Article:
“And now, little children, abide in him (Jesus Christ), so that when he appears we may have confidence and not shrink from him in shame at his coming.” (1 John 2:28, ESV)
The most basic expression of the identity of Jesus is simply the statement “Jesus is Lord!”. In Romans 10:9 and 1 Corinthians 12:3 Paul presented that statement as the essence of the Gospel. Jesus is the Son of God, as Peter correctly stated in Matthew 16:16.
The identity of Jesus has often been misunderstood. Claims about Jesus include thinking that he had only one nature, that he was two distinct persons, or that he was fully human but not fully divine.
However, orthodox Christianity has always maintained that Jesus was one person with two distinct natures – the nature of his humanity and the nature of his divinity. It was necessary for Jesus to be human so that he could die; it was necessary that Jesus be God so that he could be the perfect once-for-all sacrifice for sins.
“Jesus of Nazareth is God; He who was conceived in the womb of the virgin and born in Bethlehem’s manger is now, and always was, God over all, blessed forever. There is no gospel if he be not God. It is no news to me to tell me that a great prophet is born. There have been great prophets before; but the world has never been redeemed from evil by mere testimony to the truth, and never will be.
Tell me that God is born, that God Himself has espoused our nature, and taken it into union with Himself, then the bells of my heart ring merry peals, for now may I come to God since God has come to me.”
(Charles Haddon Spurgeon)
500 years ago today an Augustinian monk nailed a document to the door of a church in Wittenberg, Germany. That action ignited what has come to be known as the Protestant Reformation, and the date came to be referred to as Reformation Day. One of my favorite quotes from Luther is:
“So when the devil throws your sins in your face and declares that you deserve death and hell, tell him this: “I admit that I deserve death and hell, what of it? For I know One who suffered and made satisfaction on my behalf. His name is Jesus Christ, Son of God, and where He is there I shall be also!”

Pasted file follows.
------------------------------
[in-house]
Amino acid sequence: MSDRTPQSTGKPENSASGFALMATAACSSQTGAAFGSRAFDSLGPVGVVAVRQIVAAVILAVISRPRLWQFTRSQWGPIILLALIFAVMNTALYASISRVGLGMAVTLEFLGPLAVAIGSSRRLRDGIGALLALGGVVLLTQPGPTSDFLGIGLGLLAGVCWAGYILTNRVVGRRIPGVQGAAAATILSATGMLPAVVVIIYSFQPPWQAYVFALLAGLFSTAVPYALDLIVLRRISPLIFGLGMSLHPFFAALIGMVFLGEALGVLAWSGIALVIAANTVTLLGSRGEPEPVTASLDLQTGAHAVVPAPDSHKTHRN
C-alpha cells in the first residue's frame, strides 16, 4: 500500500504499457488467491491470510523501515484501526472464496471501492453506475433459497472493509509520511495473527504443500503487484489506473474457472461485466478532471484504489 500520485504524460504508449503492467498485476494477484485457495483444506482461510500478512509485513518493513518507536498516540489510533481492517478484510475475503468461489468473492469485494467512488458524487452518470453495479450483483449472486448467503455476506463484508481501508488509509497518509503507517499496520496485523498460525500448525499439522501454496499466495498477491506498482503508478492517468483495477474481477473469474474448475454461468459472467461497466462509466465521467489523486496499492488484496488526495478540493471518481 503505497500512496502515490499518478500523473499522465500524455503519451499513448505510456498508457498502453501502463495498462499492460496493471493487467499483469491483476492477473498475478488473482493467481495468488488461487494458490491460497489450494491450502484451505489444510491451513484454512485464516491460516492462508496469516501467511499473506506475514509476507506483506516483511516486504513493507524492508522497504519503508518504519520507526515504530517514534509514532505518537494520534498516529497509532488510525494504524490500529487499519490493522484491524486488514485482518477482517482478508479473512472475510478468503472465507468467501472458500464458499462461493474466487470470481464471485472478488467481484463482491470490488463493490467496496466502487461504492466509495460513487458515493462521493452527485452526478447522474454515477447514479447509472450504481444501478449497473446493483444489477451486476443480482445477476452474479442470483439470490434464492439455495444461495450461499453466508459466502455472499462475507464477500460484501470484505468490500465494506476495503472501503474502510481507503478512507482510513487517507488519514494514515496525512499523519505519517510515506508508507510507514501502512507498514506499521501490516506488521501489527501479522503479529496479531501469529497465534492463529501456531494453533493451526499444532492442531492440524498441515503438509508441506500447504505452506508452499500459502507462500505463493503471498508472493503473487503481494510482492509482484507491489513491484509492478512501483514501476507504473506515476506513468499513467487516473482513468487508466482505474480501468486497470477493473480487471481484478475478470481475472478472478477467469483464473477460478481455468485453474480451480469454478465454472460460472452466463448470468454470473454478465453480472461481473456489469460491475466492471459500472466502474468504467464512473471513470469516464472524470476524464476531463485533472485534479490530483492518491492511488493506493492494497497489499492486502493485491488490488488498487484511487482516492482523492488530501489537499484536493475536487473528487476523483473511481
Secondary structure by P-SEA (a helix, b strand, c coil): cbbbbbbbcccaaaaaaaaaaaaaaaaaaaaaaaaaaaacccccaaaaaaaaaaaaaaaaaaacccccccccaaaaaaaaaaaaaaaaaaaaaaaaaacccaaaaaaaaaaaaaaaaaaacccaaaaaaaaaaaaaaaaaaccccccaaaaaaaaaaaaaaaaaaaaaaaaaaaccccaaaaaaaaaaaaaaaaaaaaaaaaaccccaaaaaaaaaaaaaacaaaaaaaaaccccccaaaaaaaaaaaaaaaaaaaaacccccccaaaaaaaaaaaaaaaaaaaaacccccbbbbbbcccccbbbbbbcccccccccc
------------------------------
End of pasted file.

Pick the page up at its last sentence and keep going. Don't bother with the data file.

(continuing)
“Whoever loves his life loses it, and whoever hates his life in this world will keep it for eternal life. If anyone serves me, he must follow me; and where I am, there will my servant be also. If anyone serves me, the Father will honor him.”
(Jesus Christ, as recorded in John 12:25-26, ESV)
“If we say we have no sin, we deceive ourselves,
and the truth is not in us.
If we confess our sins, he is faithful and just to forgive us our sins
and to cleanse us from all unrighteousness.”
(1 John 1:8–9, ESV)
See from His head, His hands, His feet,
Sorrow and love flow mingled down!
Did e’er such love and sorrow meet,
Or thorns compose so rich a crown?
Were the whole realm of nature mine,
That were a present far too small;
Love so amazing, so divine,
Demands my soul, my life, my all.
When I survey the wondrous cross
On which the Prince of glory died,
My richest gain I count but loss,
And pour contempt on all my pride.
Forbid it, Lord, that I should boast,
Save in the death of Christ my God!
All the vain things that charm me most,
I sacrifice them to His blood.
“We teach with Christ and say, “Believe the gospel” (Mark 1:15). This Gospel is the joyful tidings of God’s favor and grace toward us, and of the forgiveness of our sins through Jesus Christ. This message faith accepts through the Holy Ghost; the believer does not behold his former righteousness or unrighteousness, but, like Abraham, “against hope believes in hope” (Rom. 4:18) with the whole heart depends entirely upon the grace, word and promise of the Lord, since he well knows that God is true and His promises can not fail.
Thereby the heart is renewed, converted, made spiritually minded, peaceful and joyous, a child of God is born. The believer approaches with full confidence the throne of grace (Heb. 4:16) and becomes a joint heir with Christ and of eternal life.”
“If we are not in love with Christ Himself
and if we are satisfied with a knowledge of the works of God and of systems of theology,
our hunger for God will not be satisfied.”